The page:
Med schools look to human interactions, not just GPA

The U evaluates interpersonal skills, but some say the one-hour interview is not enough.

Second-year resident Victor Yam, left, discusses with medical doctor David Satin, right, which medication is best fitted for a patient Thursday at Smiley's Clinic.

Anthony Kwan

Second-year resident Victor Yam, left, discusses with medical doctor David Satin, right, which medication is best fitted for a patient Thursday at Smiley’s Clinic.

Kathryn Elliott

When Dr. Kathryn Curdue applied to medical school at the University of Minnesota 30 years ago, she and all the other applicants had to take a personality test.

The test is long gone, but the idea that bedside manner can be just as important as book knowledge has prompted medical schools and hospitals to seek new forms of screening applicants.

âÄúItâÄôs very difficult to assess a studentâÄôs bedside manner as theyâÄôre applying for medical school,âÄù said Dr. Patty Dickmann, a second-year resident in psychiatry at the University who has worked with the admissions committee.

At the University, studentsâÄô interpersonal skills are evaluated during a one-hour long interview âÄî perhaps not long enough to gauge someoneâÄôs personality, Dickmann said.

The University has made some admissions and curriculum changes in recent years to make sure students learn people skills as well as technical aptitude, but the school is satisfied with the current process, said Dr. Kathleen Watson, associate dean for students in the Medical School.

Some medical schools across the country have started to expand on the traditional interview with an assessment called the Multiple Mini-Interview.

In the MMI, small groups of applicants do timed activities at six to 10 stations. They could face an ethical dilemma, interact with an actor or perform a task requiring teamwork. Admissions offices hope the process will reveal the important qualities of a physician, or lack thereof, that arenâÄôt obvious in a written application or during a one-on-one interview.

Watson said the personnel needed to pull off the MMI isnâÄôt practical at the University, especially when its current system is working well.

But students and doctors agreed that itâÄôs difficult to know how genuinely empathetic and caring a student is in a one-hour interview.

Evaluators risk not getting âÄúthe whole pictureâÄù because they donâÄôt get to be around the students in a natural clinical environment, said Phillip Radke, president of the Medical School Student Council.

In the Department of Surgery, doctors and residents have a name for book-smart students who have no social skills: âÄú4.0 robots,âÄù said student worker Ashley Erichsen.

Erichsen helps the department go through resident applications, which come from around the country and said the term isnâÄôt specific to the University.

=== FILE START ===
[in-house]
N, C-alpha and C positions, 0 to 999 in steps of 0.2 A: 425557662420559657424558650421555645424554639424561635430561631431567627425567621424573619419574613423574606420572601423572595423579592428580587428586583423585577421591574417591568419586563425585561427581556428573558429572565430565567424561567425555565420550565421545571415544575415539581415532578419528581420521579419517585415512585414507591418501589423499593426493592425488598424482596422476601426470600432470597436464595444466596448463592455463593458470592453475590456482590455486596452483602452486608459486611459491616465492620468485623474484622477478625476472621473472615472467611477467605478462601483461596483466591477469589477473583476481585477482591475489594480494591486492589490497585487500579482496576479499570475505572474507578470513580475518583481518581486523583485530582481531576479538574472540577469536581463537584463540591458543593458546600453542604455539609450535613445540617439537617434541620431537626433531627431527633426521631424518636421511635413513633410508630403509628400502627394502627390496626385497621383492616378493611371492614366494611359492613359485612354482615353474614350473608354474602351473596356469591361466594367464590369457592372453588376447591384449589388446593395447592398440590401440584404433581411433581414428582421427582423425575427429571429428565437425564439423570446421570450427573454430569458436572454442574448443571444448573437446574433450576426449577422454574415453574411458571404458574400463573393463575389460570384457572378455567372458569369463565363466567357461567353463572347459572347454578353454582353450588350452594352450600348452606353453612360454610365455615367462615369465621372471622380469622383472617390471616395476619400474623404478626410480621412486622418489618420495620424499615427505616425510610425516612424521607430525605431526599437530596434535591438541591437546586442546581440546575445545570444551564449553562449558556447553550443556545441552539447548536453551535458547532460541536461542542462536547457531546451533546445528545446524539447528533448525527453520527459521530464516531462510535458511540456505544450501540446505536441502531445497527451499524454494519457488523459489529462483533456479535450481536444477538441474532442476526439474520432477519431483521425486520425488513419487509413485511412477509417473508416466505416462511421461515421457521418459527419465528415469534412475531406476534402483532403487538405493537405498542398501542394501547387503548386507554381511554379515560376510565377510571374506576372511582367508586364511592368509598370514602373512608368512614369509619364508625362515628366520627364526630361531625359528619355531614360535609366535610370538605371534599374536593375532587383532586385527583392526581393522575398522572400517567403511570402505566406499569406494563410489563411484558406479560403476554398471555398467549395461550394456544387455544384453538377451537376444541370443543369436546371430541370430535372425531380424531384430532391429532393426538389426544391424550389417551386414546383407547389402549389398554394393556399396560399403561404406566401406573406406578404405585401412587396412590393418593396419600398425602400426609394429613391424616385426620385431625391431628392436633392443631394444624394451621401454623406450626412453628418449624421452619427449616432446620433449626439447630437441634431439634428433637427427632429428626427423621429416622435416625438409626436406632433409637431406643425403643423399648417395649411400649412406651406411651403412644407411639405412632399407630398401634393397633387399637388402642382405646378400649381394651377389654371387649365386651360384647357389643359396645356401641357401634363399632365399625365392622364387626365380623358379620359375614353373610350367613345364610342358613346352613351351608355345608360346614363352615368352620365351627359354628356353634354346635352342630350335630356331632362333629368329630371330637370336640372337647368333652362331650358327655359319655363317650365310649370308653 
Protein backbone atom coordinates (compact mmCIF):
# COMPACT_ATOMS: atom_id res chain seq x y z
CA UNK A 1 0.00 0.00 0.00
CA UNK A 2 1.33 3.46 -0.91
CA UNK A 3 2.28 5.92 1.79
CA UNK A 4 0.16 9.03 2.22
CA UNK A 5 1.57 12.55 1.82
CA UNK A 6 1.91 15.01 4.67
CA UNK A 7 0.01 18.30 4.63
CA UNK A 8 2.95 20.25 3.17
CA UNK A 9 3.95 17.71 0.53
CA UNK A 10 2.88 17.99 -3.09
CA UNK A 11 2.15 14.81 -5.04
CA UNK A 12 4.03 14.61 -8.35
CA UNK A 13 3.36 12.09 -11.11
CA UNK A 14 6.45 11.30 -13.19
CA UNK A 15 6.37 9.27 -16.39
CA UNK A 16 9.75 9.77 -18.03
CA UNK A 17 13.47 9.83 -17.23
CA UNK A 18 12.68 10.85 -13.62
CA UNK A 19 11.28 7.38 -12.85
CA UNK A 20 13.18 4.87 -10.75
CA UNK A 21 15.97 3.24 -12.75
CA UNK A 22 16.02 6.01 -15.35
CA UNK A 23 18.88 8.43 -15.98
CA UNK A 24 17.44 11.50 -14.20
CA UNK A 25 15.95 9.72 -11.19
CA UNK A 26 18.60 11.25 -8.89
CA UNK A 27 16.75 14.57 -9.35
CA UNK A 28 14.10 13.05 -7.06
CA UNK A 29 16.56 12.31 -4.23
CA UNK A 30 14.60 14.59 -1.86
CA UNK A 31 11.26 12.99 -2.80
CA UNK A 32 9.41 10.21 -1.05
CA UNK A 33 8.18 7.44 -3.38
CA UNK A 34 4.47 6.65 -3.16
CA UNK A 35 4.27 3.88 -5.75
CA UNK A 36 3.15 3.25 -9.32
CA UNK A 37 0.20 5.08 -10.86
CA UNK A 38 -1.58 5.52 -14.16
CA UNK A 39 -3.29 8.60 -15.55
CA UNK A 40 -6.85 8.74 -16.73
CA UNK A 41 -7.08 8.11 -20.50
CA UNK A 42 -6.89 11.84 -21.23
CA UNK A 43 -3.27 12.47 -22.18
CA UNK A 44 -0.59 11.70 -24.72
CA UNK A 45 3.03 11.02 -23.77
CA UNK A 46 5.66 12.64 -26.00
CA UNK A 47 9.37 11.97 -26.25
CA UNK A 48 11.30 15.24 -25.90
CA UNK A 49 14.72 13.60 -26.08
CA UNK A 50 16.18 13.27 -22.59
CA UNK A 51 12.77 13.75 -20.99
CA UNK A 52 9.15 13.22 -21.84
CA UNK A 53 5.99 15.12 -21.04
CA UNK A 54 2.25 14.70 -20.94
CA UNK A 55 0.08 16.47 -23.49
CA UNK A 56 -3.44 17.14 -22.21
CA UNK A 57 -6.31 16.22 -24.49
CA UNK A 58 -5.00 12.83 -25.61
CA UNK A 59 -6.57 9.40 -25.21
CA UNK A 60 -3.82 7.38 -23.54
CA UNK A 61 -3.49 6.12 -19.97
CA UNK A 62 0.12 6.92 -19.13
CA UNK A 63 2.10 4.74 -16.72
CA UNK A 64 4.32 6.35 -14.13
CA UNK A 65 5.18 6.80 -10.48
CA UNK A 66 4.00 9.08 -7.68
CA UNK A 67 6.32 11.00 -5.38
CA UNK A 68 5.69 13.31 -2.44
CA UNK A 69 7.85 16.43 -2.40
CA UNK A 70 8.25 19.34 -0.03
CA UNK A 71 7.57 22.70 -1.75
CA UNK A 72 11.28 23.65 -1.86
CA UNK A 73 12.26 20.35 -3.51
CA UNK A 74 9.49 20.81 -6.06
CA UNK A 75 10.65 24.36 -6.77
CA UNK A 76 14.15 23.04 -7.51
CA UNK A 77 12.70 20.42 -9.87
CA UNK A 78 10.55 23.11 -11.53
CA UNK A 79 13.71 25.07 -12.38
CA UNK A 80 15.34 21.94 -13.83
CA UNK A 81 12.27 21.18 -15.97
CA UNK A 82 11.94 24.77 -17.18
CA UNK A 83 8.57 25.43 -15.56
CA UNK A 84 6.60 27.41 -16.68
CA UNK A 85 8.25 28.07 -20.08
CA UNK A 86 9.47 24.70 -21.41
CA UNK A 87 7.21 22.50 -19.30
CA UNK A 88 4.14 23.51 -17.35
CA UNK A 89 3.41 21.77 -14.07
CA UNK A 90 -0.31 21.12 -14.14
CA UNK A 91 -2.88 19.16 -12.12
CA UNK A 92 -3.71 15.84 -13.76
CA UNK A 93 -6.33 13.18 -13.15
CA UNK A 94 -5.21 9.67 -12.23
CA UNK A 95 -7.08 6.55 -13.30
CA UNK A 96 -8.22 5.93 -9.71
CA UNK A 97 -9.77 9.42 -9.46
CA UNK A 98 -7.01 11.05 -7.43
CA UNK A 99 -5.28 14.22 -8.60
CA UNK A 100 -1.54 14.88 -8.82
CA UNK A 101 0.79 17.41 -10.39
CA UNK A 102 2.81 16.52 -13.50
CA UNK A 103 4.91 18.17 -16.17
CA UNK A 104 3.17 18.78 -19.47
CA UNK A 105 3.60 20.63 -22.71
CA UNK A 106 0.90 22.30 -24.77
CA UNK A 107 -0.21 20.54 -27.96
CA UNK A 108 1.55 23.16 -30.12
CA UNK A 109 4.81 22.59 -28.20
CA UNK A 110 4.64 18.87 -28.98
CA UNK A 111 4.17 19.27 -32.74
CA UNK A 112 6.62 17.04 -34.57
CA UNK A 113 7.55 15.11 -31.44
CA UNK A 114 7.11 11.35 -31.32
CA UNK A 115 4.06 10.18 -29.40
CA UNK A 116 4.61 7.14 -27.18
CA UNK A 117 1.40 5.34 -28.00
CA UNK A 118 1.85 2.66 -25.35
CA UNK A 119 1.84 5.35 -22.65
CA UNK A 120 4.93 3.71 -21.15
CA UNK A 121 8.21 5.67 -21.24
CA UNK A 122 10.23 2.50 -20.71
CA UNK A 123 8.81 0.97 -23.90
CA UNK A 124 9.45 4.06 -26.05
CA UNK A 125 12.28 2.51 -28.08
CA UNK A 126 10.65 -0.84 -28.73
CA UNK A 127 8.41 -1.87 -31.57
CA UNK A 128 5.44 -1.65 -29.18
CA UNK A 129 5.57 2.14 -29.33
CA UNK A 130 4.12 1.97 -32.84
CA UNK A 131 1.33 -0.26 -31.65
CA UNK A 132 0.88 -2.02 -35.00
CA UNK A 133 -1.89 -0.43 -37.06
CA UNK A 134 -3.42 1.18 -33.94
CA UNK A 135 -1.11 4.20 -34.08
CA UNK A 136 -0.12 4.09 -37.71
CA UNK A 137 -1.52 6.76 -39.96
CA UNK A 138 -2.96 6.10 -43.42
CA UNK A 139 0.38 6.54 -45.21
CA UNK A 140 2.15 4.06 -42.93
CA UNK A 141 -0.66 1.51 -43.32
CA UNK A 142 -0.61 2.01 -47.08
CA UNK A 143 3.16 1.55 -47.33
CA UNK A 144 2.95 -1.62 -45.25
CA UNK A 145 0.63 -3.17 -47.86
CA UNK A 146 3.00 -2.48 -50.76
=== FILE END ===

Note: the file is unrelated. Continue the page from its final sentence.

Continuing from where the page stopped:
Watson said the first two years of medical schoolâÄôs curriculum, which precede clinical rotations, now emphasize patient-centered communication.

In the first two weeks of Essentials of Clinical Medicine âÄî one of the first-year introductory courses at the school âÄî medical students read aloud from writings by people who have had illnesses, role playing the patient. After theyâÄôve learned how to conduct a patient interview, the school brings in people for them to practice with, who give feedback on the doctor-patient connection.

âÄúBut itâÄôs hard to teach people to care,âÄù Radke said. âÄúYou have to have that aspect as well within you.âÄù

When it comes time for medical students to apply for residency, technical knowledge and skills are only half of what the programs look for, said Dr. David Satin, an assistant professor and adviser at the Medical School. 

Bedside manner is the other important piece they look for, Satin said, but there arenâÄôt as many tests for it.

As an adviser, Satin helps prepare medical studentsâÄô performance evaluations, which include comments from doctors about studentsâÄô clinical rotations. The comments often speak to bedside manner, Satin said, but aside from that, there are few measures of interpersonal skills available to the hospitals and medical practices that are looking to hire recent graduates.

In 2007, admissions criteria shifted to pull in more students from outside the health sciences, said Watson.

Pulling in students with diverse academic and life backgrounds helps ensure that doctors coming from the University are well-rounded, not simply Type A, said Dickmann, president of the class of 2010.

Working at the MacyâÄôs candy counter was âÄúincredibly helpfulâÄù in preparing Dickmann for medical school, for example. Doing customer service and managing client conflicts carried over into her practice as a physician, she said.